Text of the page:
Drawing the best art of Japanese garden by breathtaking beauty of landscape arranged in excellent architecture, the vast shadow of Shugakuin Imperial Villa covers the hillside of Hiei Mountain and intents to flood the flat plain of Kyoto city. The lavish appearance of the villa makes it the most beautiful among four Imperial Palaces along with Kyoto Sento and Katsura Imperial Palaces. The villa was built in 1655 by the retired Emperor Go-Mizunou and even with a large scale, it took just 4 years to be completed in 1659. However, the construction was entirely fulfilled in 1680 by his daughter.
Go-Mizunou had to overcome many obstacles during his time in power. He bore the crown even when he was fifteen then met strong protest from the Shogun in general. In 1627 when the Jodo sect which Go-Mizunou had supported a lot and even being a member was eliminated, the Emperor seemed to be on edge of the end. Amazingly, he stayed soundly over these crises, perhaps thanks to his intelligence and cleverness. He was a man of art, he loved calligraphy and tea ceremony. That can explain why he can treat the Shogun and other powermen so kindly and harmoniously to remain his position till the end before abdicating in November 1629.
The story was that about ten years later, the Shogun decided to built an Imperial villa for him, putting a huge attention on this construction. Go- Mizunou spent about nearly 15 years finding a suitable spot for his villa around the Kinugasa Mountain and th suburb area of Kyoto. He found this location when he had his breakfast at the Enshoji nunnery on March 13, 1655 then starting the construction immediately. Under the hands of ones among the best architects and artisans, a large dam was created to take water into a pond then buildings began to rise around tis pond.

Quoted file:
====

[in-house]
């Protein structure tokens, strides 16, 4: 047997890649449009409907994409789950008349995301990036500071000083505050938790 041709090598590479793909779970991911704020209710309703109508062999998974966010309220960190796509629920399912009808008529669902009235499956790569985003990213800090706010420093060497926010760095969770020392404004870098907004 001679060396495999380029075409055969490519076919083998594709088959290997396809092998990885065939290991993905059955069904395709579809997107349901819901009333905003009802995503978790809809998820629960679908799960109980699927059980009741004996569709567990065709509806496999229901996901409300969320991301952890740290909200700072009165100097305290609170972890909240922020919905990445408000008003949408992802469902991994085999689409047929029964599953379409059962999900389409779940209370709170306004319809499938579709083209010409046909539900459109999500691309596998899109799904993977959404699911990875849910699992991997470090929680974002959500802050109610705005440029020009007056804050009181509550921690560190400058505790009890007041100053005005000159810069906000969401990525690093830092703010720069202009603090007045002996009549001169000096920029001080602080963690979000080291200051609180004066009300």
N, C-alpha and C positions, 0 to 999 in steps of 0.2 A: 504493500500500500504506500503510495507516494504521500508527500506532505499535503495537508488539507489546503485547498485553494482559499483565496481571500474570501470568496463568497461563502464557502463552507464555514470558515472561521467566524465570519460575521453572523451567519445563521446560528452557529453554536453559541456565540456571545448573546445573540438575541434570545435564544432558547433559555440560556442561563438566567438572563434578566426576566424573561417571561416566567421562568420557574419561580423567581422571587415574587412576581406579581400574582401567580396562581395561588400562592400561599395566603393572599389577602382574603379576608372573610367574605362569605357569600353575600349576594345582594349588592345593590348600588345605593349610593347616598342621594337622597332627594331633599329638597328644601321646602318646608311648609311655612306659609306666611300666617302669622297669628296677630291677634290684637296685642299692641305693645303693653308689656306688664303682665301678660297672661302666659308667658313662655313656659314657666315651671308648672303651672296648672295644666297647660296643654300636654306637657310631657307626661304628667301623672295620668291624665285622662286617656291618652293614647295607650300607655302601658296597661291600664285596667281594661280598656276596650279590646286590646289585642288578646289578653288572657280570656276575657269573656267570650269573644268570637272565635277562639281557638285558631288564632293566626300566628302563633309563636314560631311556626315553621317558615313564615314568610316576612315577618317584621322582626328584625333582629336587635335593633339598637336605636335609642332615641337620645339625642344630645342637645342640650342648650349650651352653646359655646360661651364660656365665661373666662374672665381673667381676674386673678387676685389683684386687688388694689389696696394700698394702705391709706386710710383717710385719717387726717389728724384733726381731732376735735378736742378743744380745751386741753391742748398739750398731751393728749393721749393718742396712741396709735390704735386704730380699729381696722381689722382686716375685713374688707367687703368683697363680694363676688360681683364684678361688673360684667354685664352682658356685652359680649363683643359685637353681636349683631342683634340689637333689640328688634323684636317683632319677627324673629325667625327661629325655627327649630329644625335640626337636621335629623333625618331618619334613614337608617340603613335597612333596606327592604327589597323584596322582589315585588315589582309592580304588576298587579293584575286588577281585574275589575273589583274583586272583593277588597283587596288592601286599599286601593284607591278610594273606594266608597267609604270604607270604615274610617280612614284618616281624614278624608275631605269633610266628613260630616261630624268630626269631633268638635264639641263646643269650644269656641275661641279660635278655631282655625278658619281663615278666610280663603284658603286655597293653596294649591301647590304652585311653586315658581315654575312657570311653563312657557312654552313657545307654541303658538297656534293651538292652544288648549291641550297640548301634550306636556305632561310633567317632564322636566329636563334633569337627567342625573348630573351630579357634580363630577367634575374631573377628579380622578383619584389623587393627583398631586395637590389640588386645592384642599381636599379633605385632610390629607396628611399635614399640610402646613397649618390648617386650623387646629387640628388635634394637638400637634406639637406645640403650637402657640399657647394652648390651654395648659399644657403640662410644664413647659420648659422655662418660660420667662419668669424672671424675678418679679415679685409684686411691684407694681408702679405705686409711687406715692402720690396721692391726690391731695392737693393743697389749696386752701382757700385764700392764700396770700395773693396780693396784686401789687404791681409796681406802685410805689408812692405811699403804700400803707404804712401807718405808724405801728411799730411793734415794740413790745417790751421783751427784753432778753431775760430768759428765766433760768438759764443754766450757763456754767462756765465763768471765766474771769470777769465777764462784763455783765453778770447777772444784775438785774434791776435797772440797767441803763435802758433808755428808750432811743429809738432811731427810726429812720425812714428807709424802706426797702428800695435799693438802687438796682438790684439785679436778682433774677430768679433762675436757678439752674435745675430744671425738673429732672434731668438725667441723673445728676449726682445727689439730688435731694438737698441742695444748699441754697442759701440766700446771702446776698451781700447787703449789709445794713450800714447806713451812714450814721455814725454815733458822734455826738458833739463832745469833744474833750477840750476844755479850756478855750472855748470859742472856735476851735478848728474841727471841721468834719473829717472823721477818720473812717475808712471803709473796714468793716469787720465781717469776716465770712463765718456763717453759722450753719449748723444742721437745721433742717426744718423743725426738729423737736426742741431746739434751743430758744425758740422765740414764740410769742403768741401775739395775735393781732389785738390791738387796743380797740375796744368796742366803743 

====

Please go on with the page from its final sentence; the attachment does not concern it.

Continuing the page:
Shugakuin Imperial Villa covers a large area of about 135 hectares by three gardens called the Upper garden, Middle garden and Lower garden with a villa and a teahouse in each garden. The Lower villa is just a stop to rest of the Emperor before going up to the Upper villa. It is an elegant building with Zaichu Hara’s paintings on sliding doors housing a wooden tablet with calligraphy by the Emperor Gomizuno-o himself, surrounded by lavish garden dotted by a little pond and stone lanterns. Outside, vast rice fields along with mountains and hills run to the horizon. The Middle villa is combined by two buildings namely Rakushi-ken and Kyaku-den, built for the Princess Genyo in 17th century with decorative shelves and cedar wood sliding doors painted with pictures of carp and Gion festival. The Upper villa sits on the hilltop with most breathtaking views of the area around including waterfalls, ponds and islands.